5 February 2015
What’s a fair penalty for a mistake?
Penalties are an important tool in world of rule enforcement. If you make a bad tackle in the 18 yard box on the football field, it seems fair enough that your opponent gets a free shot against your goalie - which more times than not is an automatic plus one to their scoresheet. Similarly, if you park your car on a double yellow line, you can get a ticket and a £100 fine.
In the right context, penalties are effective. Having had my car towed, and received numerous parking tickets over the years, I now take great care before I leave my car anywhere - checking signs and even using apps on my phone to be sure that I'm parked in a place I'm allowed to.
But while I feel comfortable with the Police enforcing the rule of law, and even comfortable with Council Officers enforcing local parking rules and regulations, it's never so straightforward when private companies are handing out the penalties.
Until very recently, the cost of accidentally slipping into an unauthorised overdraft with your bank could be exorbitant. People quickly racked up charges of hundreds of pounds. Likeiwse, those who type their name incorrectly when booking a budget airline flight can end up paying up to £160 to get it corrected.
Or - as Passenger Focus, the train customer watchdog, seized upon earlier this week - rail companies will regularly make you buy an entirely new top-priced ticket if you're unable to present all the right documents when they come round on the train. I experienced this one first hand yesterday, when I mistakenly only printed out my return tickets at the station on the way to Cardiff. Although I'd already paid £65 for my ticket - and had email proof of the purchase - the guard forced me to buy a new ticket at a cost of £109, and seemed to delight in the fact that he'd bagged another victim.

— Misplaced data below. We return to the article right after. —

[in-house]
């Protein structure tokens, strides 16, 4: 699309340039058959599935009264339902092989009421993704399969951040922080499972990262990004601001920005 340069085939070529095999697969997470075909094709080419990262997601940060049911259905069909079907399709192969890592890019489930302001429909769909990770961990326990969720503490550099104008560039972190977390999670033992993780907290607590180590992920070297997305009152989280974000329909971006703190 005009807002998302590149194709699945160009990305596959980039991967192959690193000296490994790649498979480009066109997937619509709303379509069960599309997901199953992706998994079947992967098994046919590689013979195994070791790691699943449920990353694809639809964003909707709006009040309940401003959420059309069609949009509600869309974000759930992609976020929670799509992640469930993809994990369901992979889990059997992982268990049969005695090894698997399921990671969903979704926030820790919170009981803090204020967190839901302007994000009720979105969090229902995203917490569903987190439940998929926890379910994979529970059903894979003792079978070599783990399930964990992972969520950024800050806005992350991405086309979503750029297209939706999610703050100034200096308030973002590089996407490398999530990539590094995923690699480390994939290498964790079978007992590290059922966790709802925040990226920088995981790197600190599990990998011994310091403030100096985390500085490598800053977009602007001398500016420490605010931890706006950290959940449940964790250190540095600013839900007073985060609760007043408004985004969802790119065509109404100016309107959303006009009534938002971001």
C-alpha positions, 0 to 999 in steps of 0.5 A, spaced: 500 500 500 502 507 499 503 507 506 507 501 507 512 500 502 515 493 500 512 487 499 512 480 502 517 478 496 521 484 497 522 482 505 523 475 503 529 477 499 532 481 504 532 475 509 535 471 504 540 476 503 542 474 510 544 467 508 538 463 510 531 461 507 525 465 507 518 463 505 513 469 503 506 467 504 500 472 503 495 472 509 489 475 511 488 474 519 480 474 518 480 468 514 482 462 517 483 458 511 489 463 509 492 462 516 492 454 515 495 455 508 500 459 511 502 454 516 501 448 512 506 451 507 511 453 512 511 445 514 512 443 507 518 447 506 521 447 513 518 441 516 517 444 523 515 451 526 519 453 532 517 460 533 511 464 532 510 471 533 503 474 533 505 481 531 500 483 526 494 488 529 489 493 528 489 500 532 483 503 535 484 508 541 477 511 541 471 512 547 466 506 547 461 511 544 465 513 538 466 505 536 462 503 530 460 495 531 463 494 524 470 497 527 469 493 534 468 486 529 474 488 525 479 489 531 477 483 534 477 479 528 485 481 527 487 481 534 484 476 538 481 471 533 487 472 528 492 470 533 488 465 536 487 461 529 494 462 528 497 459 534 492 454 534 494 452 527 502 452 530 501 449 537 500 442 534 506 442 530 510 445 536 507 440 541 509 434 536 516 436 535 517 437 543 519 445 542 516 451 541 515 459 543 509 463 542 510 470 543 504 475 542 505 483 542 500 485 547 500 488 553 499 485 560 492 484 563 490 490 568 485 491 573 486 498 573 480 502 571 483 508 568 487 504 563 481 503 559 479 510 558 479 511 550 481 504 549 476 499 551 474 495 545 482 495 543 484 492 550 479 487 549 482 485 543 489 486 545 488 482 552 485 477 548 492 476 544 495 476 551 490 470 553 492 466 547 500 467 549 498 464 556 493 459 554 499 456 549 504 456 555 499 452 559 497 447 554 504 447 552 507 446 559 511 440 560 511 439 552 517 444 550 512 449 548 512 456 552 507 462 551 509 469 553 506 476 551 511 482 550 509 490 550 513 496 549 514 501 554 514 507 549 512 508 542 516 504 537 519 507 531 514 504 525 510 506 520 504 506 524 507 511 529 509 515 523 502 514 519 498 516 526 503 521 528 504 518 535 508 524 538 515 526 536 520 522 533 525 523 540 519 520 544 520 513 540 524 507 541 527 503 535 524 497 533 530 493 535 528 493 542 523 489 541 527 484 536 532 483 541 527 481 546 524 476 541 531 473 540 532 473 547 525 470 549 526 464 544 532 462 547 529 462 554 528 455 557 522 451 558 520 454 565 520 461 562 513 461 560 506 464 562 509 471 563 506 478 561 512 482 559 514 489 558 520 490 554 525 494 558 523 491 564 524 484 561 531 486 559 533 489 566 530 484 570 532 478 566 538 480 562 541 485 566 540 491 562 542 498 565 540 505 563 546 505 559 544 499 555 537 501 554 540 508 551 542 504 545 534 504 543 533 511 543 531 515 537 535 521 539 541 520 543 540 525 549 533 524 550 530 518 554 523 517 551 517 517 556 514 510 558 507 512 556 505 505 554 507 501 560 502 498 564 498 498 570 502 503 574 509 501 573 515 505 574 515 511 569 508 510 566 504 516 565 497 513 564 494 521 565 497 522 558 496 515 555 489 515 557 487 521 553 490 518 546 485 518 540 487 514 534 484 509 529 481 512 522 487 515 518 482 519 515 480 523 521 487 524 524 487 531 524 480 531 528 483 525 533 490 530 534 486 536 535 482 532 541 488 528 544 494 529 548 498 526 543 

I'm fine with companies using penalties to protect their business - but they must be used fairly and designed to cover the company's costs rather than abused to take advantage of customers' honest mistakes.
If I misspell my name while booking a flight, I shouldn't be charged over £100 to put it right. If there's a cost to the company of me making the change, then by all means pass on that cost. But don't treat me like a criminal and rip me off as well.
Whose fault is it anyway?
In many cases, companies use these fines to disguise their own inadequacy. In the case of train companies, there's no reason why tickets could not be electronic by now. Each ticket could have a unique bar code, which would ensure each it could only be used once. So in the situation I found myself in yesterday, the guard would merely have needed to type in the bar code from my email and could have verified that my ticket had not yet been used - no fine necessary.
Airlines could allow customers to make changes to their bookings online. And banks could show more leniency with customers who make a mistake.
Credit card companies are some of the worst offenders in the financial sphere - often removing people's 0% deals if they miss a payment or two. Given that card companies are perpetually moving their payment due dates around, it's all too easy to trip up. But the penalty is disproportionate. If you've got £5,000 on a 0% card, and you're suddenly switched back to the full APR, you could find yourself owing £1,000 in interest by the end of the year.
Yes, train companies need to deter fair evaders, and credit card companies need to ensure that their customers stick to their agreements and make payments when they're meant to. But in too many cases, these companies use genuine errors as an opportunity to profit. Shareholder owned companies, in particular, find it hard to resist.
Don't treat us like criminals when we make a mistake
I enjoyed Passenger Focus's report on this topic immensely - worth a look if this is the kind of thing that gets you annoyed. Hopefully, it will lead to a change in the Conditions of Carriage rules - and fairer treatment for train customers.
In the world of finance, the regulator is tackling these injustices one by one. Overdraft charges are much lower than they once were, and an investigation into the credit card market is ongoing.
And the airlines? Well, they continue to get away with it. Let's hope they're next.